Fishing Tips: Run for the Border

Borders, or transition areas, can be great fishing spots. Any place that starts to become a little different can attract fish because it may provide a better habitat, concentrate bait fish, or serve as an ambush point. By seeking places to fish near borders, anglers can increase their chances of success.

Here are some fishing tips for finding border areas:

1. If fishing open water, anglers look for aquatic vegetation.

2.  However, in extremely “weedy” areas, anglers seek places to fish near open holes, or at least changes in the vegetation type or composition.

3. Clarity varies with rain events. Borders of turbidity from feeder creek runoff or proximity to the dam of a reservoir can affect fish movement.

4. Temperature forms borders too, such as the thermocline. Increasing depth usually means cooler water. And that runoff from a rain may be cooler than the main water body during the heat of summer.

5. Windlines are long narrow surface strips created by the wind which may contain a concentration of aquatic insects, leaves, or tree seeds to attract fish.

6. Also watch for changes in the river or lake substrate. Bottom changes from a soft silt to gravel or even larger rocks will greatly influence fish presence and activity. If polarized glasses aren’t enough, detection can be accomplished just by the feel of a bottom bouncing jig.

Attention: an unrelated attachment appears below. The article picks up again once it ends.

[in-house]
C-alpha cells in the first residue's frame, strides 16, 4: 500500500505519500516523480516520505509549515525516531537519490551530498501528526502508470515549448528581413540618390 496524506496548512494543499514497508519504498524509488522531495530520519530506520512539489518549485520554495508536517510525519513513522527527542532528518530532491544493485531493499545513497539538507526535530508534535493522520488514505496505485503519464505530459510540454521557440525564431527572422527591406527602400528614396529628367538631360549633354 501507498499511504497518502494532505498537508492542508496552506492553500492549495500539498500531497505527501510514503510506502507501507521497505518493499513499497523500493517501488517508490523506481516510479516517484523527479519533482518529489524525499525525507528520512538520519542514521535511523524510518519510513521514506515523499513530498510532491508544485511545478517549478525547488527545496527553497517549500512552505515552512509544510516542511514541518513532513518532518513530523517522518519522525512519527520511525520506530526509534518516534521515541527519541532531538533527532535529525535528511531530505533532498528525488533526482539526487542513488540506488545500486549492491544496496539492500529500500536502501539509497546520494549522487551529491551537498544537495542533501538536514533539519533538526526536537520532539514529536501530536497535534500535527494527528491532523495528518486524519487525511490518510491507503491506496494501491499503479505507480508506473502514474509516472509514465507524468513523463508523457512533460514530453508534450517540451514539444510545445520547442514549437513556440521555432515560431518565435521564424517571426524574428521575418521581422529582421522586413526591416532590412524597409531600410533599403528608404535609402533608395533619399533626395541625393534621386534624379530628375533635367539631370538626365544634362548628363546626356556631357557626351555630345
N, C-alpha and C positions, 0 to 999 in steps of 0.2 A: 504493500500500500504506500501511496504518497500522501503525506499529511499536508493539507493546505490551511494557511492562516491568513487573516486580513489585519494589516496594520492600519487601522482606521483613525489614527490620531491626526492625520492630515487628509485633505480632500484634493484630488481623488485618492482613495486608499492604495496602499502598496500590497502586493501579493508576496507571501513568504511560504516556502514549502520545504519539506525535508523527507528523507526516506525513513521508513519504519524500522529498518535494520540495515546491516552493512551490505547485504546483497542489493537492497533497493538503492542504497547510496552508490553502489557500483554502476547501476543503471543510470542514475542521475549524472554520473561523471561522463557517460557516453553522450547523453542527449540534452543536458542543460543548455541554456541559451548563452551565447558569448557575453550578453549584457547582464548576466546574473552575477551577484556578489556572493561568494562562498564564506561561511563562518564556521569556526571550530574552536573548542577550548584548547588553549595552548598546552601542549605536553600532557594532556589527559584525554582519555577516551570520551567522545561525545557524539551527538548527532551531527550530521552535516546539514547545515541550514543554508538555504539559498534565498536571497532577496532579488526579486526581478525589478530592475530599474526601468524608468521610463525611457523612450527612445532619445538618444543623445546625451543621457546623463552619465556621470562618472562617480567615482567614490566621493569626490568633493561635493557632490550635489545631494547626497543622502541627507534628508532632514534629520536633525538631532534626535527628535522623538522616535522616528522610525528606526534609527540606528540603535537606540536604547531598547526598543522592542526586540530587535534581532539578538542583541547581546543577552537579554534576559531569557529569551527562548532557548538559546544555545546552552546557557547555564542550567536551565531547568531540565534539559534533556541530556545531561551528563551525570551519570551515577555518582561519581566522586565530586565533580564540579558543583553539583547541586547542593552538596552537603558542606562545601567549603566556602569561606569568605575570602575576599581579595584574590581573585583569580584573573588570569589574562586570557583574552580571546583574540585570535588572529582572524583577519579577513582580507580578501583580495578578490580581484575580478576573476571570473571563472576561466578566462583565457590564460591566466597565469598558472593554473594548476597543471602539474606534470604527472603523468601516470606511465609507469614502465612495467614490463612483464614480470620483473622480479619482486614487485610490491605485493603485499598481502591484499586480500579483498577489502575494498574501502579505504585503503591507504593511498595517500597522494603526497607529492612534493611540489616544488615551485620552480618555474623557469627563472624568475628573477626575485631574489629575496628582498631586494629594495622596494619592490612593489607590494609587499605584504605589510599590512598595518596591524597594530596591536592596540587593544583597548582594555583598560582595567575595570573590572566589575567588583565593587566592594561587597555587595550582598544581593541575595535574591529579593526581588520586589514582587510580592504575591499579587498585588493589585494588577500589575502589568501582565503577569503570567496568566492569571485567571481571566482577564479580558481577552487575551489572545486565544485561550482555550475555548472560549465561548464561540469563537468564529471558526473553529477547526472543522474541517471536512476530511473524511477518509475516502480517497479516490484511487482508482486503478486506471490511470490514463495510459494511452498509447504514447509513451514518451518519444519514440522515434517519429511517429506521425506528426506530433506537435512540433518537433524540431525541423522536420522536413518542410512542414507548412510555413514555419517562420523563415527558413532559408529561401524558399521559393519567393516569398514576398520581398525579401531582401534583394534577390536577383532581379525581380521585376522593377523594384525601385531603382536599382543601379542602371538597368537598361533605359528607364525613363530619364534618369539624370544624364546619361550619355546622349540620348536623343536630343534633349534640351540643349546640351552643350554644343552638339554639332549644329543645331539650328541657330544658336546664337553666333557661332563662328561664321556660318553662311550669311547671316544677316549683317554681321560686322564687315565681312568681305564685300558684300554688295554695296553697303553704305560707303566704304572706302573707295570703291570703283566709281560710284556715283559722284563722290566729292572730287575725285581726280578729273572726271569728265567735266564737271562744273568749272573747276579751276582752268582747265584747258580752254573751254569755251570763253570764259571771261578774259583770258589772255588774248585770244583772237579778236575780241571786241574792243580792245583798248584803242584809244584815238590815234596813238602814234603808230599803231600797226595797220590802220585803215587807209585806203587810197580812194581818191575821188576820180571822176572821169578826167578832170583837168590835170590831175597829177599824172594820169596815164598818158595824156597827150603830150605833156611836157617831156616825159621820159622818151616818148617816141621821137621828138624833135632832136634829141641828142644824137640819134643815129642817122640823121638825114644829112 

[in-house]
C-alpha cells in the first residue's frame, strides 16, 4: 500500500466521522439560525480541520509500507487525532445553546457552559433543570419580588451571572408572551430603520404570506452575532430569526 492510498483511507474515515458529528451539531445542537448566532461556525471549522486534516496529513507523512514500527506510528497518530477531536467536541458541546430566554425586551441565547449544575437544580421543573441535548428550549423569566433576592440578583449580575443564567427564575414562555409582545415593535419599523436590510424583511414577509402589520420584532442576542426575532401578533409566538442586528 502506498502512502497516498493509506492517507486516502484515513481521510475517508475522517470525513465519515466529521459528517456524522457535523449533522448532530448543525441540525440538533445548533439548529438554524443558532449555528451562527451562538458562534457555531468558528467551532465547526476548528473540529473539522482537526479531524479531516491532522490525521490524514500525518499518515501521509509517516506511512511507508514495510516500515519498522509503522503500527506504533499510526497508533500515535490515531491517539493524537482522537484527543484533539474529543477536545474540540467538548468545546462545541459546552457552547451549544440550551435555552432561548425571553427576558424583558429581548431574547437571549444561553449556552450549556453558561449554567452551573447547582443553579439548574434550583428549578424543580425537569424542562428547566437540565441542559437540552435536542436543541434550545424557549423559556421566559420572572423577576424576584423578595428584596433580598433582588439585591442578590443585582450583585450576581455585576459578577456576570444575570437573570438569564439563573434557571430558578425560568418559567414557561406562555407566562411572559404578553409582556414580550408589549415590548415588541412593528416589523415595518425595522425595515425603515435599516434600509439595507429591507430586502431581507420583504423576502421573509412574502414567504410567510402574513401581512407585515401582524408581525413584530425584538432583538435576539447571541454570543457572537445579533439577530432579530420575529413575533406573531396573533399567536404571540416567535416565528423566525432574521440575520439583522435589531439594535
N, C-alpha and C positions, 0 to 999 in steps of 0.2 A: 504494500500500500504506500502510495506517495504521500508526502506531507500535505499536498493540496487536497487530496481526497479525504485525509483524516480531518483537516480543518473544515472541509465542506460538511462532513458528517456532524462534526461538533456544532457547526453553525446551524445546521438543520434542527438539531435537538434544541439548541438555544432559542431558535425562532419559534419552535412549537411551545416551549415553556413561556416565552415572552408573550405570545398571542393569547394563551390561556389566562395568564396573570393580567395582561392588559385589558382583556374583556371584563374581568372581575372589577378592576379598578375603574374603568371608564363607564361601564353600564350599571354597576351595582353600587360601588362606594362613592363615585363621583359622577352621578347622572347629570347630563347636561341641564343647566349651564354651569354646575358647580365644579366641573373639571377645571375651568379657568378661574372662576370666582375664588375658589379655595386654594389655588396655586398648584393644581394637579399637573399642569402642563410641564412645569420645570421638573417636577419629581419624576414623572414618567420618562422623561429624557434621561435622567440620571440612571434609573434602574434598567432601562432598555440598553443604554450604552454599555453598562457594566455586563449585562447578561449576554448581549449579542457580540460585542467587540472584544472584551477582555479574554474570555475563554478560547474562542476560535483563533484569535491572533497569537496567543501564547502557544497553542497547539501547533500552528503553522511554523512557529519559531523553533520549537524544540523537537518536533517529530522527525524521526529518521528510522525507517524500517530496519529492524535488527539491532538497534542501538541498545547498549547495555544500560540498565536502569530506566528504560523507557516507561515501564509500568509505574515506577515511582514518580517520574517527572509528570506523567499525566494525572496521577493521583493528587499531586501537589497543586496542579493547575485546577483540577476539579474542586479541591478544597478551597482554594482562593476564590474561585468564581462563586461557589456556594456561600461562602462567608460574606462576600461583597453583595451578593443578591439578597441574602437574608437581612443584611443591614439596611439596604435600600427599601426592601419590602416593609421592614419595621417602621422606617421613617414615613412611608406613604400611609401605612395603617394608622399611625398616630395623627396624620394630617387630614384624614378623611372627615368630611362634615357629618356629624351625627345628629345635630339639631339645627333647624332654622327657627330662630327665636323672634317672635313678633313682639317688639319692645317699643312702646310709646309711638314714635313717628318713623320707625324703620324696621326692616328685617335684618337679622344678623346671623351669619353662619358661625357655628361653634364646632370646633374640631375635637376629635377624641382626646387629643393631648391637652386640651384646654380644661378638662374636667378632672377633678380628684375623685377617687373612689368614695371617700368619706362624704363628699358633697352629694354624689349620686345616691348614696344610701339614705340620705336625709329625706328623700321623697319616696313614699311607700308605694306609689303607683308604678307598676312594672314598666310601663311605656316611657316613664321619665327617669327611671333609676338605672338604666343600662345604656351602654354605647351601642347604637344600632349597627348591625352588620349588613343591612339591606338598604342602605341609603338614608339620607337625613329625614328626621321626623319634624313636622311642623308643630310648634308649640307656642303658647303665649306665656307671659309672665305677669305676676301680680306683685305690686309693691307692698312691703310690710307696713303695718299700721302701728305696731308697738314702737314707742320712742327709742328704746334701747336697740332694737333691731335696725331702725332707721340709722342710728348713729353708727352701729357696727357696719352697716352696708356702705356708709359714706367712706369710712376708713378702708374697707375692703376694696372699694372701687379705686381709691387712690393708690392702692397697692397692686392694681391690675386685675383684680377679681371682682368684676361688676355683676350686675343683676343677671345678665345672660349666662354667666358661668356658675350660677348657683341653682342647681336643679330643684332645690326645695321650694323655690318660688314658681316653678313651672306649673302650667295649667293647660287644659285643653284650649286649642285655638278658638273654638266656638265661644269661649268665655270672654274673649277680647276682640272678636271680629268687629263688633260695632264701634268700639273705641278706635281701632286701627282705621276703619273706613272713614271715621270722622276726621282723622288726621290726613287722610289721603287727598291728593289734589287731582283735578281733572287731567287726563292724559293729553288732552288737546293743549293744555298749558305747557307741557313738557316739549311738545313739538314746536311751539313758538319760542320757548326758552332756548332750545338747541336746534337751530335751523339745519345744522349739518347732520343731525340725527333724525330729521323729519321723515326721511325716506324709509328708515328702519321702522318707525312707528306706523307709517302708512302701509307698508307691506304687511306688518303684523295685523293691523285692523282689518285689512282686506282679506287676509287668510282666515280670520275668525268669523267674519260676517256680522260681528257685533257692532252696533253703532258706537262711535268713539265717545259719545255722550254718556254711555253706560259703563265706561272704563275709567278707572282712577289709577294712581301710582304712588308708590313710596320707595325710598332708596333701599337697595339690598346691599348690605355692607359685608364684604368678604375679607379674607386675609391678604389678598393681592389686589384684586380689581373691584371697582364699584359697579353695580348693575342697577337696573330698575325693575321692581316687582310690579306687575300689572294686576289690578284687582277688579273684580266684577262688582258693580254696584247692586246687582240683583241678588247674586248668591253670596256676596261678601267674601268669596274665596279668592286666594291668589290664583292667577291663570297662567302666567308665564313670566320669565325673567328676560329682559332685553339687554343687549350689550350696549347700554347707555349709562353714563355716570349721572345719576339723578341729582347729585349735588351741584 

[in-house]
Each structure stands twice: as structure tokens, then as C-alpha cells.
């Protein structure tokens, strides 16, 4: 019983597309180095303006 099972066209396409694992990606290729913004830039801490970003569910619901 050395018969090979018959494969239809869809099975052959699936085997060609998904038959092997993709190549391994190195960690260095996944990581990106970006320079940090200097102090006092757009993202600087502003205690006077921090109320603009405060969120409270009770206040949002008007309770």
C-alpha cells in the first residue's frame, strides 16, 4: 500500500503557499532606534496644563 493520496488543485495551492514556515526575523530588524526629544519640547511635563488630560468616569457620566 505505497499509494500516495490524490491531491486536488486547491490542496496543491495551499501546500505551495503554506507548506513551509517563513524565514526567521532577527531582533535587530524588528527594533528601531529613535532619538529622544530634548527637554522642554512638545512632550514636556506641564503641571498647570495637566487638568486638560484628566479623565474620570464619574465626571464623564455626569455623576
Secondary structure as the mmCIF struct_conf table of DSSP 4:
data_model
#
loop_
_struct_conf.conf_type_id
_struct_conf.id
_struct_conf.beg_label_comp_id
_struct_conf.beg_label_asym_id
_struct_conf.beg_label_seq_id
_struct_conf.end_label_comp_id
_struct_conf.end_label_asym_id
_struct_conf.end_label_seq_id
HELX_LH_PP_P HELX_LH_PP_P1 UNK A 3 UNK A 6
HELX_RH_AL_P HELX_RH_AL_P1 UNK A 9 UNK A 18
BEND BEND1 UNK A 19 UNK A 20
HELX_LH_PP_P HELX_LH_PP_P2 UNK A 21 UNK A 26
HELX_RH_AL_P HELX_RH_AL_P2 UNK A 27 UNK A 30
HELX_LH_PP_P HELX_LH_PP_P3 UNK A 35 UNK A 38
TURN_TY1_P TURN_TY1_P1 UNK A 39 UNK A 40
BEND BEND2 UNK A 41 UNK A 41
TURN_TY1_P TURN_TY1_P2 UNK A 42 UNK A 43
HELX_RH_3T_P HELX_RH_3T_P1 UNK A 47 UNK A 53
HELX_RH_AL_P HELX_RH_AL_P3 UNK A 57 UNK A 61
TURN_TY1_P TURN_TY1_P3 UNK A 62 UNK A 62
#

Here’s another fishing tip: when fishing with the family, make sure the kids have polarized sunglasses too. Not only will this fishing gear give kids something to do between bites on a fishing trip, but it will help empower them. By watching for border areas, they will learn more about fisheries and help decide where the next hot fishing spots may be. Be sure to check for additional family fishing tips
 
Andy Whitcomb

Andy Whitcomb

Andy is an outdoor writer (http://www.justkeepreeling.com/) and stressed-out Dad has contributed over 380 blogs to takemefishing.org since 2011. Born in Florida, but raised on banks of Oklahoma farm ponds, he now chases pike, smallmouth bass, and steelhead in Pennsylvania. After earning a B.S. in Zoology from OSU, he worked in fish hatcheries and as a fisheries research technician at OSU, Iowa State, and Michigan State.